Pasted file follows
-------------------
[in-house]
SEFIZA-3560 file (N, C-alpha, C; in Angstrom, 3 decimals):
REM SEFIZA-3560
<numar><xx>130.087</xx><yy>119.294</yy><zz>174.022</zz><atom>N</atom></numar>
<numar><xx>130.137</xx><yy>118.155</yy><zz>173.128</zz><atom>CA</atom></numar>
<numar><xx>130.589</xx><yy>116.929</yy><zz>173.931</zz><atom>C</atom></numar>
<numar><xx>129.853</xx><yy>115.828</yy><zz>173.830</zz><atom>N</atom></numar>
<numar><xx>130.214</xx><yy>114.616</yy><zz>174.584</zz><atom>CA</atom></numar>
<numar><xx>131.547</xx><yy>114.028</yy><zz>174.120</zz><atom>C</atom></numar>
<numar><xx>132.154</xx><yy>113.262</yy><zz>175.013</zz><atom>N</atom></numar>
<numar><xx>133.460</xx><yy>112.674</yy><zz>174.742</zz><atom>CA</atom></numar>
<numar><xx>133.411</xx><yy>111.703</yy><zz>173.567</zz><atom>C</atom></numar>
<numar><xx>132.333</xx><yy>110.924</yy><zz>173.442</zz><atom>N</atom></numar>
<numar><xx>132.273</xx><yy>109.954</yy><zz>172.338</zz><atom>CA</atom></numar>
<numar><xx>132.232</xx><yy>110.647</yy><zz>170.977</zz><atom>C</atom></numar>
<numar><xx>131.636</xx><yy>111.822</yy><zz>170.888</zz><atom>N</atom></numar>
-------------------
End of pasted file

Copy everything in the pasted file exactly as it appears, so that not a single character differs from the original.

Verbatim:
[in-house]
SEFIZA-3560 file (N, C-alpha, C; in Angstrom, 3 decimals):
REM SEFIZA-3560
<numar><xx>130.087</xx><yy>119.294</yy><zz>174.022</zz><atom>N</atom></numar>
<numar><xx>130.137</xx><yy>118.155</yy><zz>173.128</zz><atom>CA</atom></numar>
<numar><xx>130.589</xx><yy>116.929</yy><zz>173.931</zz><atom>C</atom></numar>
<numar><xx>129.853</xx><yy>115.828</yy><zz>173.830</zz><atom>N</atom></numar>
<numar><xx>130.214</xx><yy>114.616</yy><zz>174.584</zz><atom>CA</atom></numar>
<numar><xx>131.547</xx><yy>114.028</yy><zz>174.120</zz><atom>C</atom></numar>
<numar><xx>132.154</xx><yy>113.262</yy><zz>175.013</zz><atom>N</atom></numar>
<numar><xx>133.460</xx><yy>112.674</yy><zz>174.742</zz><atom>CA</atom></numar>
<numar><xx>133.411</xx><yy>111.703</yy><zz>173.567</zz><atom>C</atom></numar>
<numar><xx>132.333</xx><yy>110.924</yy><zz>173.442</zz><atom>N</atom></numar>
<numar><xx>132.273</xx><yy>109.954</yy><zz>172.338</zz><atom>CA</atom></numar>
<numar><xx>132.232</xx><yy>110.647</yy><zz>170.977</zz><atom>C</atom></numar>
<numar><xx>131.636</xx><yy>111.822</yy><zz>170.888</zz><atom>N</atom></numar>